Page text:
Aware of these vulnerabilities, the authorities renewed their efforts to improve governance and fight corruption. Thus, the government, which was reshuffled in February/March 2019 after a peace agreement was signed with the armed groups, placed emphasis on implementing the National Strategy to Fight Corruption (Annex II). This strategy is based on five essential pillars: strengthen the legal and judicial framework; transparency; digitize administration processes; invest in human capacities and strengthen supervision of government agencies. These are the same as those illustrated by the IMF in its recent publications1 on improving governance and fighting corruption. This strategy also provides suitable foundations to support the development efforts of the authorities in their National Plan for Recovery and Peace Consolidation (RCPCA) in CAR.

The authorities asked the IMF to assess the vulnerabilities of their system of governance to support the implementation of their strategy’s objectives. To respond to this request, IMF staff used the guides that were identified when the IMF governance policy was revised (Annex I). In particular, the fundamental criterion used to determine the scope of the work was to concentrate on vulnerabilities in governance that have significant macroeconomic consequences. The mission dealt with three major themes that focused on the objectives described in the National Strategy to Fight Corruption (SNLC, Annex II): (1) strengthen the statutory and institutional framework (see Section III); (2) strengthen the tax administration and Customs to support revenue collection (Section IV); and (3) manage public expenditure to improve the effectiveness and transparency of government action (Section V).

Even though many areas of vulnerabilities to corruption were identified, the country’s weak capacities require a gradual approach. The recommendations are detailed in the content of the report and the key recommendations are summarized in Table 2 below. The most urgent points, which yield relatively swift improvements, pertain mainly to: (i) improving the statutory framework; and (ii) using transparency as a strategic instrument for fighting corruption. In substance, a strategy to fight corruption could be implemented by focusing on the following issues:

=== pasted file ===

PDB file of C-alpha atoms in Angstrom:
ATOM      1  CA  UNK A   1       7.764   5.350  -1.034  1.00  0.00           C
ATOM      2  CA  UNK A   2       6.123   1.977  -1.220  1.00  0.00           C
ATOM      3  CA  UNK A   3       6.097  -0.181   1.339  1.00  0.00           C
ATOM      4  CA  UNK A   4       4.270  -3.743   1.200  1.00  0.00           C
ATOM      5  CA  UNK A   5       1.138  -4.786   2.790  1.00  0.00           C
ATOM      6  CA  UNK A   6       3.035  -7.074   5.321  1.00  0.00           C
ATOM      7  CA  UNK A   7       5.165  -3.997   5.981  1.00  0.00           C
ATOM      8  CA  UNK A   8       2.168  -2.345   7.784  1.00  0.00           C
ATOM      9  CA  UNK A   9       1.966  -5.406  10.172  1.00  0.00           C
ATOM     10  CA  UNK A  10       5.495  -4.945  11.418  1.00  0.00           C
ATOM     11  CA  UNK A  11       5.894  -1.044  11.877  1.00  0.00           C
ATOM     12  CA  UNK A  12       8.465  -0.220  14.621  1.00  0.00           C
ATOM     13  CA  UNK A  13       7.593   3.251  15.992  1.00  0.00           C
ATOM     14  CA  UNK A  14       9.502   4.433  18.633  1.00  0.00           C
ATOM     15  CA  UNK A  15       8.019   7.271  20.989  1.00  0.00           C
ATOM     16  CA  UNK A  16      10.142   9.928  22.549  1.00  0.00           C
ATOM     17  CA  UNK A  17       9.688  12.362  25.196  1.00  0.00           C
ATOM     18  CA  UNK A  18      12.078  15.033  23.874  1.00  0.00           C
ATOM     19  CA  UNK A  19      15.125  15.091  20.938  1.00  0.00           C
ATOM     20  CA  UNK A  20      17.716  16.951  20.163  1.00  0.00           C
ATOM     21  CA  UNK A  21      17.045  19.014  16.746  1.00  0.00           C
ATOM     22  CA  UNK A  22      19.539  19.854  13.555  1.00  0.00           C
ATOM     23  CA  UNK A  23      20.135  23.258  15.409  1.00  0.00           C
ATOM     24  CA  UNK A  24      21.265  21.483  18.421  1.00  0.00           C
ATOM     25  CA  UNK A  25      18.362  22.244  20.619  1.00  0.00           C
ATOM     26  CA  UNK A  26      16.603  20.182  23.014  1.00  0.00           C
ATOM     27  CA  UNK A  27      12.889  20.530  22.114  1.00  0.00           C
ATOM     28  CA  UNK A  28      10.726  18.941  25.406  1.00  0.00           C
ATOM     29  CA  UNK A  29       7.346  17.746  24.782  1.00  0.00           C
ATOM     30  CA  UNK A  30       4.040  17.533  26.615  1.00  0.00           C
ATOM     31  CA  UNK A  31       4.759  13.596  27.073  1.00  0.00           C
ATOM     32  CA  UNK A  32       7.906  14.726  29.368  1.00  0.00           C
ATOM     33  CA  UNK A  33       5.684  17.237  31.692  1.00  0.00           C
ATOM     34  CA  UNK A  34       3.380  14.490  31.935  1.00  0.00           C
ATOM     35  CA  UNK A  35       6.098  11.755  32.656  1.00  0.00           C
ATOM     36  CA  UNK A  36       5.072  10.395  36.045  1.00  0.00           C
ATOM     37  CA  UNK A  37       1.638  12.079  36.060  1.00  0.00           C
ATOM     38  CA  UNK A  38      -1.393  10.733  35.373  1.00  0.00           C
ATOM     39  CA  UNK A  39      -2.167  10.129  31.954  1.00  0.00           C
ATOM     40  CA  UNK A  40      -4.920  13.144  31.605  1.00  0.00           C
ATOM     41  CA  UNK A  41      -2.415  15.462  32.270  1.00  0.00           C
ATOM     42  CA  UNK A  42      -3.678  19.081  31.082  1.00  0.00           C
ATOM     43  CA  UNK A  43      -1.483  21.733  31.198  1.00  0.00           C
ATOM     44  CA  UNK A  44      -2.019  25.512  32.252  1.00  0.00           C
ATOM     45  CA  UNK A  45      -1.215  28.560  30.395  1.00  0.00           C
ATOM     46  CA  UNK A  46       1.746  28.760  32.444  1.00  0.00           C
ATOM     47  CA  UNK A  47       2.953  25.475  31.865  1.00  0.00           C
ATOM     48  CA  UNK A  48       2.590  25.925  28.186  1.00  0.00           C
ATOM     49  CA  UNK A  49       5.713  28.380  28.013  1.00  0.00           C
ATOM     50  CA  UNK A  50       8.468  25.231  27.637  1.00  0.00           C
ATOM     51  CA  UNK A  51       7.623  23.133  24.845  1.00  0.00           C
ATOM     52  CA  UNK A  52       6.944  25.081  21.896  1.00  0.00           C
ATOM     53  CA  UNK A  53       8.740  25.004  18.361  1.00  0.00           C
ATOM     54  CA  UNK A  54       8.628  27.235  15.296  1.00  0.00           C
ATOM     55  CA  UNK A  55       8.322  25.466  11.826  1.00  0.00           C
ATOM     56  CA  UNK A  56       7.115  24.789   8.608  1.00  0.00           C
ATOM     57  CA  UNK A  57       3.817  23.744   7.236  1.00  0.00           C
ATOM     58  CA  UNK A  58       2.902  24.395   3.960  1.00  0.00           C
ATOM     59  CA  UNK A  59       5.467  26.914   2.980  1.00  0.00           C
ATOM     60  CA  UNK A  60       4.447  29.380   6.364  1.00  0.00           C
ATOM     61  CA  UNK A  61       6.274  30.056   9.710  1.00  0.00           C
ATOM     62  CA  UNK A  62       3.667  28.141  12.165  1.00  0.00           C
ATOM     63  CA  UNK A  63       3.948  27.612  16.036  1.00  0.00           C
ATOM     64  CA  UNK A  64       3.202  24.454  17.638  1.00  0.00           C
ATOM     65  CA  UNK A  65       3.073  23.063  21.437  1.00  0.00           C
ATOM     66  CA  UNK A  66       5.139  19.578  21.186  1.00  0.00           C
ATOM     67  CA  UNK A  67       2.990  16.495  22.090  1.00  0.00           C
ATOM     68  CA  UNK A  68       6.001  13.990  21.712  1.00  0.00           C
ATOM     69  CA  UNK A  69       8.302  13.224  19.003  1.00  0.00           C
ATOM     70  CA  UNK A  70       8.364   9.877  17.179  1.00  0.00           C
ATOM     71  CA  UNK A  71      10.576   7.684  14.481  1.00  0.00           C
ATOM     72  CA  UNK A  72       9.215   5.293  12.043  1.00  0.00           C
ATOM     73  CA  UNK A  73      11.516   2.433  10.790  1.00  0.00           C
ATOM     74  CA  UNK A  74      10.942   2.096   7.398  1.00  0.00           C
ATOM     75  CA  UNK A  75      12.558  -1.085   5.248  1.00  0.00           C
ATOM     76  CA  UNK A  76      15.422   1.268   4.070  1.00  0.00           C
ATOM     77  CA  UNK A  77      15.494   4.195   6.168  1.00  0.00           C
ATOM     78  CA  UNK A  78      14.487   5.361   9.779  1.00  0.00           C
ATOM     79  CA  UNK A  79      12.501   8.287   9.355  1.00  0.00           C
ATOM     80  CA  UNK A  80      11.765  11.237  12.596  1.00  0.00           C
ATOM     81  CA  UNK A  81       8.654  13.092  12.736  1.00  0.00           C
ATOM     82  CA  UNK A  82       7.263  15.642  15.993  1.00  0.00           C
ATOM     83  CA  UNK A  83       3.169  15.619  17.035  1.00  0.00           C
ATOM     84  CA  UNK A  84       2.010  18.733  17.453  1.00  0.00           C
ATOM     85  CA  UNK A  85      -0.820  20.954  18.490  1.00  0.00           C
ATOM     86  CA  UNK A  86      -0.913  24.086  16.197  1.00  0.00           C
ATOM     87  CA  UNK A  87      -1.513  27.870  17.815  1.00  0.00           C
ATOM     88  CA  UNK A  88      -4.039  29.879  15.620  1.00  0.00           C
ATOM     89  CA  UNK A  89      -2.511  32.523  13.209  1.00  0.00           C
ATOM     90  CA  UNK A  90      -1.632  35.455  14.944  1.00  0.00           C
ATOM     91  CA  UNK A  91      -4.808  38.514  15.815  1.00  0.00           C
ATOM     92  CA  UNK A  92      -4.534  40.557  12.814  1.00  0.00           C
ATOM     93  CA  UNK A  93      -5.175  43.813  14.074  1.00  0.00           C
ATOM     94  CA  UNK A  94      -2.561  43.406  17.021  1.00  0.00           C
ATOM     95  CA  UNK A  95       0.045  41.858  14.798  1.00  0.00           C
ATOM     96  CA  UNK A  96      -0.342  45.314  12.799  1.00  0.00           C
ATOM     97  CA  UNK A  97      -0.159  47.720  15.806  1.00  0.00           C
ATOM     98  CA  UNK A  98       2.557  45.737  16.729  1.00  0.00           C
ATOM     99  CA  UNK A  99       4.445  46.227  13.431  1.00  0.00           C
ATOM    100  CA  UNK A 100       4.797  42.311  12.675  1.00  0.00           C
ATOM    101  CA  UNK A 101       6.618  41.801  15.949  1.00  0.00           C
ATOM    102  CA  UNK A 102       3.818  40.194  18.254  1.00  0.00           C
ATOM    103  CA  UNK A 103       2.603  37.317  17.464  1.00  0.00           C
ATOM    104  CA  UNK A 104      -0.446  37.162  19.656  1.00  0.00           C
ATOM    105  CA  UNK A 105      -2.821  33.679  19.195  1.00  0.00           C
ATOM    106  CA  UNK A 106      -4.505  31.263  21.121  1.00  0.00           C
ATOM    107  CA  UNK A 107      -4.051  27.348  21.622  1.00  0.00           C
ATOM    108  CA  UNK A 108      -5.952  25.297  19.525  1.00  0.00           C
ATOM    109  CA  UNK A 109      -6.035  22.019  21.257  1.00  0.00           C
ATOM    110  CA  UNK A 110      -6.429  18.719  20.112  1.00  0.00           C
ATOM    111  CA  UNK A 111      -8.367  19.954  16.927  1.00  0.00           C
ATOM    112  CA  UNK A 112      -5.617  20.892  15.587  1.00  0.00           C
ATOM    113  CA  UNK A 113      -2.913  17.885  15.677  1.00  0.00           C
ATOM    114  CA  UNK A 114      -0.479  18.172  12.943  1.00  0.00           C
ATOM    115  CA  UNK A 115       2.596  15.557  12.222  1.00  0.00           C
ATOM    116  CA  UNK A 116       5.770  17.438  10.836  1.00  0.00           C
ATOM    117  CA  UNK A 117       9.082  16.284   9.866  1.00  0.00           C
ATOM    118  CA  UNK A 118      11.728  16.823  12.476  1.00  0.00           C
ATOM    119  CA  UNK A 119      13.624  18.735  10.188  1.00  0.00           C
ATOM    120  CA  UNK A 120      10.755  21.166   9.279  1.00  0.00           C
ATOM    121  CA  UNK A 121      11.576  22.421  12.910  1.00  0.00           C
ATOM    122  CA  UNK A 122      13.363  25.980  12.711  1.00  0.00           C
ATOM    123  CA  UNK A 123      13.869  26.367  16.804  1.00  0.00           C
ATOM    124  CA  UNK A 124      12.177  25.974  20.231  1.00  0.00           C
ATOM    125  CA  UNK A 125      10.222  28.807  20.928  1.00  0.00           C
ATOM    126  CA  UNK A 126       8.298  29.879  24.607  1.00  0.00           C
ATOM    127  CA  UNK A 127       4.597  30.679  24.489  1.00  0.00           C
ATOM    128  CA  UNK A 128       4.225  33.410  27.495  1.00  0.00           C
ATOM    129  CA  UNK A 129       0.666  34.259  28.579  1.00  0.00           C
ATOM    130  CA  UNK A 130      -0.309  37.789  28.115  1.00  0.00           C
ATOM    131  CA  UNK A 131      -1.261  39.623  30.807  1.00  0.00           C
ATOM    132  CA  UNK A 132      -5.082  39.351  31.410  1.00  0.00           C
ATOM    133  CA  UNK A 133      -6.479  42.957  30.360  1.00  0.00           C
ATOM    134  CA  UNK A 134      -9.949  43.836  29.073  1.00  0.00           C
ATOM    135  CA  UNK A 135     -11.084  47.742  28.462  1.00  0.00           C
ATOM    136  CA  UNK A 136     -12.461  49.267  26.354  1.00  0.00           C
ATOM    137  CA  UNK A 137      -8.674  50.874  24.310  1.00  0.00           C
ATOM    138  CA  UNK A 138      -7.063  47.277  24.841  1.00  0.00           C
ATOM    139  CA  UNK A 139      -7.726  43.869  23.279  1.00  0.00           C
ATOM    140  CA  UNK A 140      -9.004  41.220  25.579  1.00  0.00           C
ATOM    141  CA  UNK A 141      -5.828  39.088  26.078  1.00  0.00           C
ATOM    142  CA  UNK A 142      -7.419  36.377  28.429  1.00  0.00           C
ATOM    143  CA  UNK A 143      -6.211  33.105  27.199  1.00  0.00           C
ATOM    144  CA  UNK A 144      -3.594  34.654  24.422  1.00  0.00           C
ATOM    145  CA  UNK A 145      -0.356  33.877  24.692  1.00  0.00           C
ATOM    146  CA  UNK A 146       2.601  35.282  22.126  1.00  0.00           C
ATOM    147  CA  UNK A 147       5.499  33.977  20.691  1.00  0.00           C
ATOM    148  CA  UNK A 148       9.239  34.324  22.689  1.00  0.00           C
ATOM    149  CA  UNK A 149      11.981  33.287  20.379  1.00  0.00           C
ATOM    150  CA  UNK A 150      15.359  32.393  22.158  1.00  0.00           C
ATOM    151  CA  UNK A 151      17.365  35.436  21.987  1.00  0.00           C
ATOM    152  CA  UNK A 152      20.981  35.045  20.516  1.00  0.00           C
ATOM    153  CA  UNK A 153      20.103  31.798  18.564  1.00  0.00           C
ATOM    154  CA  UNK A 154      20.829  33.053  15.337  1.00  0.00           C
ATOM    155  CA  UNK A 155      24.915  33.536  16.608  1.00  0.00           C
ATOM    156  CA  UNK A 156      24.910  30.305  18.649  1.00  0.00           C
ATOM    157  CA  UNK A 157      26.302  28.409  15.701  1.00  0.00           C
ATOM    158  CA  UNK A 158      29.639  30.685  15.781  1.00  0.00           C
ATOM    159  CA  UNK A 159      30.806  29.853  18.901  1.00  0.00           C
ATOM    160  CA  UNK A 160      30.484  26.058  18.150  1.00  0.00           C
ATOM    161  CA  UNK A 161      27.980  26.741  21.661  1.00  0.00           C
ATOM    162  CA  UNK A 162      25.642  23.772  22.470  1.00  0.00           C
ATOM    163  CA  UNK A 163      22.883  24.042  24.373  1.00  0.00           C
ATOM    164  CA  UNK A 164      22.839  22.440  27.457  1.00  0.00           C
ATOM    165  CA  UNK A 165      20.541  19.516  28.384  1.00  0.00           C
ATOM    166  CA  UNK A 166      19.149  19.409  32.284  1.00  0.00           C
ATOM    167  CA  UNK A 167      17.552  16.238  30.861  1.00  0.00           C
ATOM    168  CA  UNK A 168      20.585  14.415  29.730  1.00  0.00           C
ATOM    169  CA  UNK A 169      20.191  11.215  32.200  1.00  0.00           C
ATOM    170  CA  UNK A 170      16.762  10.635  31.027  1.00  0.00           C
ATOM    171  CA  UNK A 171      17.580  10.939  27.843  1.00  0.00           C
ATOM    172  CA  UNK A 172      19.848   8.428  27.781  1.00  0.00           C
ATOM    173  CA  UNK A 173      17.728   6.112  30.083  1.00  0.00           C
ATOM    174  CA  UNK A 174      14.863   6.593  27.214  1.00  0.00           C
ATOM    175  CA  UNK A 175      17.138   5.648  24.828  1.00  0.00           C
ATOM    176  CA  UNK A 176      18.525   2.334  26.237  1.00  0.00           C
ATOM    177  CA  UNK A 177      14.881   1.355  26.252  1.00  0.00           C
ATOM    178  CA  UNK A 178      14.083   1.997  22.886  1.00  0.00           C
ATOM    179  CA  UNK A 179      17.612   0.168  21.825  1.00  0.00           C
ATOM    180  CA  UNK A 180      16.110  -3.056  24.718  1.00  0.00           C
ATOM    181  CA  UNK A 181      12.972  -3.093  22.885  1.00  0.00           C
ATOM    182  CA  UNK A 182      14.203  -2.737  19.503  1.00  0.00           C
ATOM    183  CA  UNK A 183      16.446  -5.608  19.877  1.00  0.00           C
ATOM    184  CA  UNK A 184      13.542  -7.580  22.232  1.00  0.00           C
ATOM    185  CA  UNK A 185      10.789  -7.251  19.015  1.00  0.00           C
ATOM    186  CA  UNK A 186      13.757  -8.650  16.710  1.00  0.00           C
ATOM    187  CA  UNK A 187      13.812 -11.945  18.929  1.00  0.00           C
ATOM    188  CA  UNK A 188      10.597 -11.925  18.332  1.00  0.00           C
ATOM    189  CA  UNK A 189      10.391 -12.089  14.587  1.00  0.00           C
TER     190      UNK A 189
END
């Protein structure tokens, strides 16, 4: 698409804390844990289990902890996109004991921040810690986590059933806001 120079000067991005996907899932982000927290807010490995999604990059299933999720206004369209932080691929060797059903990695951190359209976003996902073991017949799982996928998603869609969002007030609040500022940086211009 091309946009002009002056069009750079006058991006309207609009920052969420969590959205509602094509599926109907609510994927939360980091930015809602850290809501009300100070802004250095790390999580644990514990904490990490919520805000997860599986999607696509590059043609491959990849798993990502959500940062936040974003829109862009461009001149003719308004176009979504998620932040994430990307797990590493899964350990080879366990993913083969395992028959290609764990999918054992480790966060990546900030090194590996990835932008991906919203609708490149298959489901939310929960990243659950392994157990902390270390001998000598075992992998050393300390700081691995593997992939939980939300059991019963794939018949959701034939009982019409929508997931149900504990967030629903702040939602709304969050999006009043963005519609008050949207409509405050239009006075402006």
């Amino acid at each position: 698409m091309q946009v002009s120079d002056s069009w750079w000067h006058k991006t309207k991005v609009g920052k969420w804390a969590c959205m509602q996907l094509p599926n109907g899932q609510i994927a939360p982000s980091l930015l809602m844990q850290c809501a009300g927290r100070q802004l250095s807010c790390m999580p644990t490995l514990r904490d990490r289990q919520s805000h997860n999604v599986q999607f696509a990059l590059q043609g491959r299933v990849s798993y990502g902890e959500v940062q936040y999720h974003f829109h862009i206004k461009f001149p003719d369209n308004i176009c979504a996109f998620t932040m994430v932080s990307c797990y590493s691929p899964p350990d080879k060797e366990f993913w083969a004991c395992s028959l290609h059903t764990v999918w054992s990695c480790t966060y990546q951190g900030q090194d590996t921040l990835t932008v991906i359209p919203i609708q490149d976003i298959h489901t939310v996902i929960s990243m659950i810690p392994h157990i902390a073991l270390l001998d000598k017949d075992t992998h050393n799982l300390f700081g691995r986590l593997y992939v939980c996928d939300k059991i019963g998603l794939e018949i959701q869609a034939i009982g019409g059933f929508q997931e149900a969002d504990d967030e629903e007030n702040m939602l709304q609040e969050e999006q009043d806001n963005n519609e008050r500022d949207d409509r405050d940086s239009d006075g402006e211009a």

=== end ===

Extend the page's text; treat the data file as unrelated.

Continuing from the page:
• There should be a “multisectoral” policy for improving transparency because it applies to: (i) access to legal documents (laws, jurisprudence, Section III); (ii) transparency in the operation of the tax and Customs administrations as well (Section IV); and (iii) transparency in fiscal management procedures (Section V). Most of these stages are relatively easy to implement and will not generate any significant tension for the country’s capacities (priority should be placed on using internet publications when doing so is desirable);

  • Solidify the legal foundations of fighting corruption, especially by making CAR juridical-statutory framework consistent with international fundamental standards identified by the Financial Action Task Force (FATF), United Nations Committee Against Corruption (UNCAC) and the Extractive Industries Transparency Initiative (EITI);

  • Strengthening human capacities and their integrity must be a major focus of work for the authorities. Many activities will take time, such as training judges and developing human capacities in the revenue administrations and managing expenditure. Nonetheless, important stages can be completed in the short term, primarily by strengthening the framework for reporting on the financial assets of senior officials and disclosing essential information via the internet, such as jurisprudence and professional conduct frameworks,.

  • Strengthen the digitization and automation of processes, both in the tax administration and in fiscal management, not only to prevent corruption, but more generally to improve the effectiveness of public activities;